Independent movie theatres bring the cinematic experience right to your couch

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From the silver screen to your laptop screen, cinemas around Chicago are turning to online streaming to entertain movie lovers staying at home while trying to stem coronavirus-induced revenue losses.

Logan Theatre’s Stream At Home

The theatre known for screening independent movies and local film festivals in Logan Square has found a creative way to keep the small business operating while protecting its patrons by allowing them to rent films through an online streaming service.

“There’s a lot of video on-demand out there, but none have really come through to where it’s mutually beneficial,” said Jennifer Zacarias, director of marketing and events at the Logan Theatre. “Everybody needs a little mental break outside of the four walls that they’ve been living in the past month.”

Logan Theatre has partnered with Magnolia Pictures, a distribution company working with independent movie theatres across the country. Through this partnership, supporters are able to rent films online, like documentaries “The Booksellers” and “Slay the Dragon” for up to $12 per movie, with 50% of the shares going to the Logan Theatre.

The theatre has only had 12 people stream films as of April 28 after starting the streaming rental service April 10.

Since closing due to the coronavirus and stay-at-home order, Zacarias said they were only able to retain the marketing team and a couple of essential workers until they reopen. She said the revenue from Stream At Home helps support rehiring staff and boosts the economy for their community.

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Gene Siskel’s Film Center From Your Sofa

Jean de St. Aubin, executive director for the Gene Siskel Film Center of the School of the Art Institute of Chicago, said streaming was the “obvious thing to do” to be able to provide content to its quarantining audience.

“Our mission is to present the best in film to our audience,” de St. Aubin said. “If we can’t do that at the theatre, providing films for home viewing supports our mission.”

De St. Aubin said film distributors provide links taking audiences to their platform to stream films such as “Thousand Pieces of Gold” or “Vitalina Varela” for 3-day rentals of $12 per film.

The Film Center has been able to maintain communication with its audience through “Screen to Screen,” a combination of Facebook Live and Zoom events where audience members can attend Q&As with filmmakers, cast and crew. The theatre will continue showing independent films, restorations of films from cinema history and live lectures online until it reopens.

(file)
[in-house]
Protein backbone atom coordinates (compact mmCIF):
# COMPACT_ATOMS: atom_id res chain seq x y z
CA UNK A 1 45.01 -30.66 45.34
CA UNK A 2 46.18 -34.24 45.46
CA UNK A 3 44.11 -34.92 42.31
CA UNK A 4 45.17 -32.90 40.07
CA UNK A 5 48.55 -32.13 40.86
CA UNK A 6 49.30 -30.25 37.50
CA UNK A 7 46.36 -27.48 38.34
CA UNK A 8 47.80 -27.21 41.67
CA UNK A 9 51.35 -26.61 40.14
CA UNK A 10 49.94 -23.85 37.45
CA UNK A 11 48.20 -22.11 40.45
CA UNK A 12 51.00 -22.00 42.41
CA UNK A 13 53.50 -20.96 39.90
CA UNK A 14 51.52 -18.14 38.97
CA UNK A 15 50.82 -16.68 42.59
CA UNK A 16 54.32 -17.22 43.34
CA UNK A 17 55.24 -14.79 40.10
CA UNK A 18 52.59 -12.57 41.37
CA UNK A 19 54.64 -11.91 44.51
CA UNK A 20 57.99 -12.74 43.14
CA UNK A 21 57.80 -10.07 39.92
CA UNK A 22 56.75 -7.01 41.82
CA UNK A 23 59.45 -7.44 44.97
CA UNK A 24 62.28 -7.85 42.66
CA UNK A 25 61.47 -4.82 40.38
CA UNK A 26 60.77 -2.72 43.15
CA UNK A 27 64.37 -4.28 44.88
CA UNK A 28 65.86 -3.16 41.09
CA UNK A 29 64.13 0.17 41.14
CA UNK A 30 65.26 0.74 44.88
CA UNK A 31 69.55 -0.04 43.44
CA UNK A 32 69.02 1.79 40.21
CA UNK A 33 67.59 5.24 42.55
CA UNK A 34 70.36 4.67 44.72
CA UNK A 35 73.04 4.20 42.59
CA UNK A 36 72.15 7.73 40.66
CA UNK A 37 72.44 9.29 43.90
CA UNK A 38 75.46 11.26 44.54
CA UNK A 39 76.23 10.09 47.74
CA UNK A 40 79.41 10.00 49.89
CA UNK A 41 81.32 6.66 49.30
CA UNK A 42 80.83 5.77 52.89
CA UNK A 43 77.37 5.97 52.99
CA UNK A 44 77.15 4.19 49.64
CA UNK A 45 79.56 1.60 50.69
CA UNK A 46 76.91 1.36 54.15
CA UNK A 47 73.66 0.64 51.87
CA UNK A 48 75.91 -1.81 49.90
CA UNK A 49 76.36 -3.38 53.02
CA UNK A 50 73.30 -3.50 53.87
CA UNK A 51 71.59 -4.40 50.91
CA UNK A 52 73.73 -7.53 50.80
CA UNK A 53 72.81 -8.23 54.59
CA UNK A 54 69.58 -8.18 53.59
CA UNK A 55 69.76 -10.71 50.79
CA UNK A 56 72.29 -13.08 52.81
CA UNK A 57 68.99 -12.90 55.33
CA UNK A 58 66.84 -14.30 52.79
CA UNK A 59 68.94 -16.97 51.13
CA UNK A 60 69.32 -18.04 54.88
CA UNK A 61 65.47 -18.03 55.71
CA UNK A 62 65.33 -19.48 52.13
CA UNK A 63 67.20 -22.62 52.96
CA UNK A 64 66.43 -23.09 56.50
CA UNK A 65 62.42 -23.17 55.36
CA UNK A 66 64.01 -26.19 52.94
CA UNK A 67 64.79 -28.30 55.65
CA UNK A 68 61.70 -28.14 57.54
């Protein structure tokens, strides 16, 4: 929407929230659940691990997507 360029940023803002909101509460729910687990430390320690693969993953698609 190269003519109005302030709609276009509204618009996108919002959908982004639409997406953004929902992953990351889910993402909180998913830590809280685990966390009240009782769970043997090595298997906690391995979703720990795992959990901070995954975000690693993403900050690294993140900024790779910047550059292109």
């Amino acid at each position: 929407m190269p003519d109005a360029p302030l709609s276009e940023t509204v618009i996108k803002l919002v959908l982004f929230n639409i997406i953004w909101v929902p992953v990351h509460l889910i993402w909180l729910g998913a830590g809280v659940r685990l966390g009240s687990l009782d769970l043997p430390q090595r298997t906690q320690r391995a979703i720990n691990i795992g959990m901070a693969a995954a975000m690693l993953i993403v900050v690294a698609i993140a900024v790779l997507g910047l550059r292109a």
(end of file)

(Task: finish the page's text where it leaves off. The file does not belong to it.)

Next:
However, de St. Aubin said the money made from streaming is approximately 0.05% of their usual box office revenue.

“Streaming is not going to save the theatre, but it will keep us connected to our audience and provide some good content while everyone is sheltering in place,” she said.

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Music Box Theatre’s Virtual Cinema

Over the past five years, the Music Box Theatre has only closed once—during the polar vortex in 2019, said General Manager Ryan Oestreich. Ten days after the theatre closed its doors due to the coronavirus, it launched its virtual cinema page.

“We had to figure out how to survive in a world where no income was coming in,” Oestreich said, adding that the theatre had to get creative in order to be able to continue paying its staff.

Through the Virtual Cinema project, the Music Box Theatre is able to keep 50% of the profits from each of its distributors. The theatre averages 400 streams per week, and Oestreich said feedback has been very positive.

Despite stay-at-home mandates, Oestreich said there is still value in the relationship theatres have with consumers because it is still curating films they hope people will “take a chance on,” like the independent, foreign, cult and classic movies the Music Box is known for screening.

Maintaining the true theatre experience, customers can even play recorded intermission music from organist Dennis Scott as they get their home popcorn and snacks by clicking a link on the site, Oestrich said.

Although these theatres have turned to virtual streaming as an alternative for customers, Oestreich said it is still too early to tell whether it will become a mainstay service they provide.

“I’m not thinking about whether or not virtual cinema is going to be around for the long haul,” he said. “I just know that I’m using it right now in a way that I think is great and connective with people.”